INSPIRING POSSIBILITIES

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1 INSPIRING POSSIBILITIES Skills for Independent Living: Parents Help Build Social Skills Many youth with disabilities have difficulty understanding social situations or navigating interpersonal events such as speaking in front of a class or doing job interviews. They may benefit from building and practicing social skills. These skills allow a person to interact appropriately with other people and handle difficult situations. It is important that youth have the opportunity to identify and practice these skills because they can significantly impact employment, relationships, and how well they are connected in the community as adults. Families, educators, and youth themselves can use the tools found in this handout to improve social skills, feel more comfortable interacting with peers and other people, and meet their social obligations. The following are explanations of seven tools parents can use to help their youth practice and improve social skills. Tool 1: Use Social Skills Stories to Build Skills in Understanding Situations Social skills stories help people understand events and expectations. The stories are crafted to clearly identify the topic and who is involved, and where and when the situation occurs. Other details of the stories describe what is happening; explain how it happens and why; and clarify the reasons behind what people think, say, or do in a given situation. Repeated readings of social skills stories will reinforce the lessons and help your youth put new skills into practice. You will be able to celebrate what your son or daughter has learned and is able to apply to new social situations. You can write your own social stories or read books that contain them. They may be read out loud or acted out through role playing. Your son or daughter s teacher should also be able to help you develop appropriate social skills stories and reinforce the social skills to be learned in school. Social Skills Story Examples Story 1: It s OK to Look at Girls There are lots of girls at school. Sometimes I see girls in my classroom. Sometimes I see girls in the hallways. Sometimes I see girls at pep rallies. Sometimes I see girls at recess. It s OK to look at girls. When I look at a girl for a long time, she may get mad, sad, or uncomfortable. When I look at a girl, I will count slowly to two, and then I will try to look at something else. I should try to look at something else until I slowly count to 10. Then I can look at the girl again if I want to. 1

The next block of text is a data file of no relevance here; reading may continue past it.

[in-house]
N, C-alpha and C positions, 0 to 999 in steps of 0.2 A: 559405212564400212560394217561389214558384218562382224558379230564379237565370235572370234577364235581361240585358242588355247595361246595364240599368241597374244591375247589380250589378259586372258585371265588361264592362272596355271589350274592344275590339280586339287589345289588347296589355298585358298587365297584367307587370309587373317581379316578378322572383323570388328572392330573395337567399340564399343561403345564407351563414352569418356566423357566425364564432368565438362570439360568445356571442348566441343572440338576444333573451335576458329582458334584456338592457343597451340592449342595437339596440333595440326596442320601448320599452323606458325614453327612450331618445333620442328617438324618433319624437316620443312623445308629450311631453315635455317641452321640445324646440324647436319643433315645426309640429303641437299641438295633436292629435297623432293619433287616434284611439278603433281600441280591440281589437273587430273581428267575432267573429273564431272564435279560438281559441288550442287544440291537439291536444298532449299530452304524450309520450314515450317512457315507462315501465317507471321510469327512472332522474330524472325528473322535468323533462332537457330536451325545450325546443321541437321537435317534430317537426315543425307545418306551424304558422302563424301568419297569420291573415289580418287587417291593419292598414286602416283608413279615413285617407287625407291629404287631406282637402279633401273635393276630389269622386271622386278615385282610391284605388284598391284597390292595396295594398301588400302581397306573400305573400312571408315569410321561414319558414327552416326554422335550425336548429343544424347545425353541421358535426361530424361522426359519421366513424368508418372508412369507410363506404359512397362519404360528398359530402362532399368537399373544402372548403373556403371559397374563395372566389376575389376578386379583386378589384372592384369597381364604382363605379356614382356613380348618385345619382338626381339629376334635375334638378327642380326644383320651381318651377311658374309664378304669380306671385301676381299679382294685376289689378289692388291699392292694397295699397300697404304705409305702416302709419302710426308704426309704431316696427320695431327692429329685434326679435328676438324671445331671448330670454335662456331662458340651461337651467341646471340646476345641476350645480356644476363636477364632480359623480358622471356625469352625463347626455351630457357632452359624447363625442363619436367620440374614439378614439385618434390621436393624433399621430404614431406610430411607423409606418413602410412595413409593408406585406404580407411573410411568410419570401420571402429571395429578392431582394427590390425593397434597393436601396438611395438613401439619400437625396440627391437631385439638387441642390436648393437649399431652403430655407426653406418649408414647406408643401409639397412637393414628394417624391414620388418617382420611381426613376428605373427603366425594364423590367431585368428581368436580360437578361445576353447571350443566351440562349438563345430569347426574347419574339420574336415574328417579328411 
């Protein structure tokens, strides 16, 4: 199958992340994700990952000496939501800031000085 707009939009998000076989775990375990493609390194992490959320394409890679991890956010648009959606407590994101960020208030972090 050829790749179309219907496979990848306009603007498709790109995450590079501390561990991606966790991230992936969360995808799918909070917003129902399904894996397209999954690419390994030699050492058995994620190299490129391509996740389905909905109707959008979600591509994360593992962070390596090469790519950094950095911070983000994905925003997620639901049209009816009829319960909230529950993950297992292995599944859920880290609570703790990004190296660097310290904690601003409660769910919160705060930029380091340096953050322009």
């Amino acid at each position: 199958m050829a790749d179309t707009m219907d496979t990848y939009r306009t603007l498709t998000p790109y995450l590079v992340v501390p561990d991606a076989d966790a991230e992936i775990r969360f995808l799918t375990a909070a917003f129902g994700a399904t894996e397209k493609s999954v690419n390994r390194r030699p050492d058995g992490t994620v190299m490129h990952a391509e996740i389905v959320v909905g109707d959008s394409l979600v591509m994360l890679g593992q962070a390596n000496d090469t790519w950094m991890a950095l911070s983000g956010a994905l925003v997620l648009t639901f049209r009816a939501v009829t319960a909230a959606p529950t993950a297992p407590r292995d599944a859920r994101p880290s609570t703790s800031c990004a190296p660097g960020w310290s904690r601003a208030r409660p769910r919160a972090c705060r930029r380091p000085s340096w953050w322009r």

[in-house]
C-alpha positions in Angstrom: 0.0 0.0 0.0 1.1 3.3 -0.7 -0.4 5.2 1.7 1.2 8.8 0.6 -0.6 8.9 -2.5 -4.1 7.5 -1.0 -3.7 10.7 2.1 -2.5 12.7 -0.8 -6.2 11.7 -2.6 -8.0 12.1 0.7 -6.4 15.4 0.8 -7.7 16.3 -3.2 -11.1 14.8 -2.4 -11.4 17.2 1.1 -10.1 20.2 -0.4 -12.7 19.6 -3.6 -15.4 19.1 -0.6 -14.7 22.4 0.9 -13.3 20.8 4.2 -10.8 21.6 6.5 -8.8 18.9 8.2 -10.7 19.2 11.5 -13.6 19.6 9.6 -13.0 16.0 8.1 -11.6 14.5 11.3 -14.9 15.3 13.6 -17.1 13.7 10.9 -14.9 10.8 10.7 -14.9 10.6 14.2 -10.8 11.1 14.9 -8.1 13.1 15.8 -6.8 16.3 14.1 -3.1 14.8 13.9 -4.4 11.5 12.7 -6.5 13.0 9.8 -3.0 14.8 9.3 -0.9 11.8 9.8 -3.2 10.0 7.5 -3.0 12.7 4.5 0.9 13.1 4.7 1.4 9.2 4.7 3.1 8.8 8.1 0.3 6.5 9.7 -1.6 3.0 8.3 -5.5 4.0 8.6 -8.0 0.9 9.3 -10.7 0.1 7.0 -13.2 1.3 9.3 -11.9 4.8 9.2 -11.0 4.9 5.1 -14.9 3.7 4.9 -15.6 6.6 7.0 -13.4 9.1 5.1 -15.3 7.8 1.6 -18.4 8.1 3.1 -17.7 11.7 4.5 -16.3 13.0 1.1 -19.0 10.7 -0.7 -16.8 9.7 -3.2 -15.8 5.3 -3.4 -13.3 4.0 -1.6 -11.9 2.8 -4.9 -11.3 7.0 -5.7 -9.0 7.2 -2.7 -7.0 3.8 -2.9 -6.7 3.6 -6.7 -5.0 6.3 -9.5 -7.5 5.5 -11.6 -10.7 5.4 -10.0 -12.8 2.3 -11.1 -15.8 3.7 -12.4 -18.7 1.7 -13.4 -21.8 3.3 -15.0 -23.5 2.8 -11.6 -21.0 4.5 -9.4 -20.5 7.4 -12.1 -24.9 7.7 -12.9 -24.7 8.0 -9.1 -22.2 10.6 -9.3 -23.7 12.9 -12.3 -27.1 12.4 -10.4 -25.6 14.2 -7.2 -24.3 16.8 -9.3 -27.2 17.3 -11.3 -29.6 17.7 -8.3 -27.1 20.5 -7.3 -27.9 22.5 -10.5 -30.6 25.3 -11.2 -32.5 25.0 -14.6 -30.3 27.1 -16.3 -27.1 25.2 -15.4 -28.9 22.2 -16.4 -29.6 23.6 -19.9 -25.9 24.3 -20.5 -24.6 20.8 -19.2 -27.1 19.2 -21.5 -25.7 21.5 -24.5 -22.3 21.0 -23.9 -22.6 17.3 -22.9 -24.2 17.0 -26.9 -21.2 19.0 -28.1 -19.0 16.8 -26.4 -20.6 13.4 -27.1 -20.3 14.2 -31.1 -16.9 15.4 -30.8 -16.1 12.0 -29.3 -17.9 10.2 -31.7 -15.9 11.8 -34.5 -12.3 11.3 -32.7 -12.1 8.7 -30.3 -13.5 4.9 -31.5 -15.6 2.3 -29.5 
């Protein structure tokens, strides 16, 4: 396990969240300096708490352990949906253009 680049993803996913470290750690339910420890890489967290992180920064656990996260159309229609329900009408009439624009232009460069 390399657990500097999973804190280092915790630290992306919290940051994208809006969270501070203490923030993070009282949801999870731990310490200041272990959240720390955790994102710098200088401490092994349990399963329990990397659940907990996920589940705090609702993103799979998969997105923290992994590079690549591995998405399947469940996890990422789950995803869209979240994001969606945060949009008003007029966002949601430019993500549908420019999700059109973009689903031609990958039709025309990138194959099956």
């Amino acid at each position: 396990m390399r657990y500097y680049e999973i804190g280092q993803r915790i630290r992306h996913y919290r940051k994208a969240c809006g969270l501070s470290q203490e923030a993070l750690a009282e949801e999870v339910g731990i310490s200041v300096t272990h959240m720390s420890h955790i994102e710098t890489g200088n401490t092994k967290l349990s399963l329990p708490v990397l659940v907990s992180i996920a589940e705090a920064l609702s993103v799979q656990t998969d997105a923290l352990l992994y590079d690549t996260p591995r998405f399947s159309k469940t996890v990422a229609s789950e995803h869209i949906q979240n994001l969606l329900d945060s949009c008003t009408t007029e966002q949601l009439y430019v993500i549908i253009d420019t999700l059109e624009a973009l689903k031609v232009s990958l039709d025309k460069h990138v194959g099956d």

2 Social skills stories, such as this one, should be followed up with questions to make sure the key points are understood. For example, you could ask: 1. Is it OK to look at girls? 2. How long should you look at a girl? 3. Why is it not OK to stare too long? 4. When you look away, what should you count to? Story 2: Body Space Sometimes I stand too close to people. I am almost touching them. This bothers people. I can stand near people. I need to leave a little space between us. I will try not to stand too close to people. If I am closer than one foot, I will move back and make more space between us. You can use pictures to illustrate the concepts of too close and a little space. Questions to ask: 1. How close is too close? 2. How close should you stand for people to be comfortable? 3. Why does standing too close make some people uncomfortable? Tool 2: Define Boundaries with a Five-point Scale With most behaviors there is usually a range from mild to extreme or acceptable to unacceptable. By using a five-point scale, you can help your son or daughter understand that there are different degrees of behavior, different boundaries, and there are unintended consequences of going too far. The five-point scale is easily adapted for most issues. You could help your youth rate their anger levels or the appropriateness of behavior using this scale. You might introduce the scale by discussing how angry your son or daughter becomes when something doesn t go well in school and how a five-point scale would show different degrees of anger (a rating of 5 indicating extreme anger, a rating of 1 indicating no anger). Your son or daughter s teacher can help you develop fivepoint scales, adapted to the child s behavioral needs, and suggest topics to use as learning tools at home and in school. Five-Point Scale Examples Example 1: A student who always uses a loud voice could be taught that her loudest voice is a 5, being very quiet is a 1, and that using a 2 or 3 level voice is the most appropriate voice for the classroom. 2